Jack and Phyllis pursued their love of travel; enjoying most of the USA and Canada-from the San Juan Islands to El Paso, TX-Alaska to Ft. Benning , Georgia, with a stop at the Grand Canyon. Daughter Cindy joined the US Army in 2008. She was stationed at Walter Reed Medical Center in Washington DC. This presented opportunities to visit some of the east. Favorite international destinations included Mexico, Costa Rico and most recently South Africa.
Jack enjoyed a lifetime of fishing and hunting adventures. He and friends made many horse backpacking trips into Salmon Forks and the Bob Marshall Wilderness. He introduced his daughters, their friends and other young family members to adventures in “the Bob”. Jack and Phyllis made a 75 mile loop from Benchmark to Pretty Prairie and always felt it was one of the best trips they ever made. Hiking in Glacier Park with friends resulted in special memories. Jack also enjoyed canoeing with special friend Ron Millard. They canoed the Bowron River Circuit; the Missouri and Miras Rivers, the Smith River was an annual trip for many years. His ultimate hunting highlight was his African Safari in 2010.
Jack loved his community; treasured growing up with friends and all the “adventures” they had. He, his brother Jim and lots cousins also found a bit of mischief. Growing up in the 50’s and 60’s allowed a bit more wiggle room than they might find in today’s world. He was a founding member of the Back Country Horseman, early member of Rocky Mountain Elk Foundation, and served on their “Committee” for over 10 years. He was a fund raiser extraordinaire. A lifelong member of the United Transportation Union, he was also active in the American Legion, Loyal Order of the Moose and recently a volunteer at the Whitefish Historical Society.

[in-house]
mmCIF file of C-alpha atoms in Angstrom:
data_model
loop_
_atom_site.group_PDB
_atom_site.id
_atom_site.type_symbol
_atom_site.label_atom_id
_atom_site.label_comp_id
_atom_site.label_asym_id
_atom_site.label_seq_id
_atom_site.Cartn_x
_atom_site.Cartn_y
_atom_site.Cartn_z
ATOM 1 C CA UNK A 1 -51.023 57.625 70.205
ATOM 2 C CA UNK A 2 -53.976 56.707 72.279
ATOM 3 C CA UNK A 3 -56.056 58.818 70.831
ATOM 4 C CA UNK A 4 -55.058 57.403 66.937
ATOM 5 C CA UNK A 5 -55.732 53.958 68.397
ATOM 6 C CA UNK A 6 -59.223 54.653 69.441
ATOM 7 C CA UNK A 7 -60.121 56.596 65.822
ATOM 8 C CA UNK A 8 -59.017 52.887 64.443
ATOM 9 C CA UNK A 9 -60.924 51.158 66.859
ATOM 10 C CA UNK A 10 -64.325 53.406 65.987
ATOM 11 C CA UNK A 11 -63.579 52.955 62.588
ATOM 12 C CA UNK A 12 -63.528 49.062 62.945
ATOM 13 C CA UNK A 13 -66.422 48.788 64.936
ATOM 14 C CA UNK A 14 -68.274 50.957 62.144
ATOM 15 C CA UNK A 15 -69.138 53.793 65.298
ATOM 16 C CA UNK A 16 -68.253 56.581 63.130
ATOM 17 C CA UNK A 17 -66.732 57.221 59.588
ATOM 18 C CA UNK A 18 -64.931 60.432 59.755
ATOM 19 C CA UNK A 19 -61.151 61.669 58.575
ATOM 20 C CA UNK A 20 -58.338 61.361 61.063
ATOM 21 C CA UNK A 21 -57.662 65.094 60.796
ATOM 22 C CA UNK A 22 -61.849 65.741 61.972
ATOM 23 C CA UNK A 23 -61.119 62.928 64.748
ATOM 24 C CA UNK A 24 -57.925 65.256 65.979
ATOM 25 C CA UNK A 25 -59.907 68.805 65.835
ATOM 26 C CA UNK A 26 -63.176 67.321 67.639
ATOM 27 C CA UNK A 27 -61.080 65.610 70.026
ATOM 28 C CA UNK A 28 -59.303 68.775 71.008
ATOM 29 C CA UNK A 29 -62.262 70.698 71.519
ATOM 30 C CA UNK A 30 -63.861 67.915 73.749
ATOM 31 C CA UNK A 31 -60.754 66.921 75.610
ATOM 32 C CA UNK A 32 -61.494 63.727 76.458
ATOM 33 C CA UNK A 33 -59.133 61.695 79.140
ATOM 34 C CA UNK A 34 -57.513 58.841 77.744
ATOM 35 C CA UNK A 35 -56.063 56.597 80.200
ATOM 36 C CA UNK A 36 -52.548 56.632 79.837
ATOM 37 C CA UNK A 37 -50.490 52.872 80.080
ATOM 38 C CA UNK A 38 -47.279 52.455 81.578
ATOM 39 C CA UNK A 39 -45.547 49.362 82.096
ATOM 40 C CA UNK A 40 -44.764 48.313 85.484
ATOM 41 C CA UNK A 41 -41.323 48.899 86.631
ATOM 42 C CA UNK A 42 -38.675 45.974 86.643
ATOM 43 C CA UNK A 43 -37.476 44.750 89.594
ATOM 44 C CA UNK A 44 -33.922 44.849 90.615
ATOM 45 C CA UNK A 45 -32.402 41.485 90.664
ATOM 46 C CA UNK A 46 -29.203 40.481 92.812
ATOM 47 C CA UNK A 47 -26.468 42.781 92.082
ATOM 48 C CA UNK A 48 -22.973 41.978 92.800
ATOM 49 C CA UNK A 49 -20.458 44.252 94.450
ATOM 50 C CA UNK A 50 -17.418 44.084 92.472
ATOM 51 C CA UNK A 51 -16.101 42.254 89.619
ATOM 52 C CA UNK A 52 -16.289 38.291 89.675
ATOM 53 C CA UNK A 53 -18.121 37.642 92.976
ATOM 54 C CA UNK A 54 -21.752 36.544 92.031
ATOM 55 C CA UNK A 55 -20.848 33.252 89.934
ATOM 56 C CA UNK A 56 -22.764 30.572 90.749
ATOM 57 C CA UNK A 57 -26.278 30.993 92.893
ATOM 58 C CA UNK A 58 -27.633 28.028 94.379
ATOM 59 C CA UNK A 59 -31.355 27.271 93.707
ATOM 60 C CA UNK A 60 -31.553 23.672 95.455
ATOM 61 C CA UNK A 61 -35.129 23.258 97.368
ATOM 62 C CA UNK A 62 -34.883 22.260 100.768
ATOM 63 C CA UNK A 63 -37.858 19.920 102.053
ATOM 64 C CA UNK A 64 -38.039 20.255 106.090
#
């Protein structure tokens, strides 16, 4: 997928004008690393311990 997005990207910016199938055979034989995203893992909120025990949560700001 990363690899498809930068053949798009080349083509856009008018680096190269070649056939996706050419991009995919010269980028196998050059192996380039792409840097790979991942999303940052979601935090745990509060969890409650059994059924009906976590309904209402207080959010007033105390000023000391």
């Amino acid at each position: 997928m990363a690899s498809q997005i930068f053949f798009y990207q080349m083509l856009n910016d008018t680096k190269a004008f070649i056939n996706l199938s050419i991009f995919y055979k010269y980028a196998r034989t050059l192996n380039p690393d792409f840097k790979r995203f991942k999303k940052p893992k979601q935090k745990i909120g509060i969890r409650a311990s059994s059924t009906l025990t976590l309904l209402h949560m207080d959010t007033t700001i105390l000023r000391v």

After his last hospitalization, he knew things were going to get more difficult. In talking with Phyllis, she asked him if it was scary to think about dying and without hesitation he said, “Oh no! I am excited to see what’s on the other side”! Here’s hoping he’s riding his favorite spotted mule, along with his daughter Candace and grandson Devon and they are headed to the Chinese Wall. Jack always felt that God blessed him in life and that his good fortune would continue on to his next adventure.
Anyone wishing to donate in Jack’s honor please consider the Montana Veterans Home or the Rocky Mountain Elk Foundation.
Cremation has taken place. Jack loved a great gathering. A Celebration of Jack’s Life will be held in June. Jack enjoyed telling stories, so if a little “embellishment” made them more entertaining, well all the better. It is hoped that Jack’s friends share some of their best “Jack” stories at his gathering.
Each of us has an Up North. It’s a time and place
far from the here and now. It’s a map on the wall,
a dream in the making, a tugging at one’s soul.
For those who feel the tug, who make the dream happen,
who put the map in the packsack and go,
the world is never quite the same again.
We have been Up North. And part of us always will be.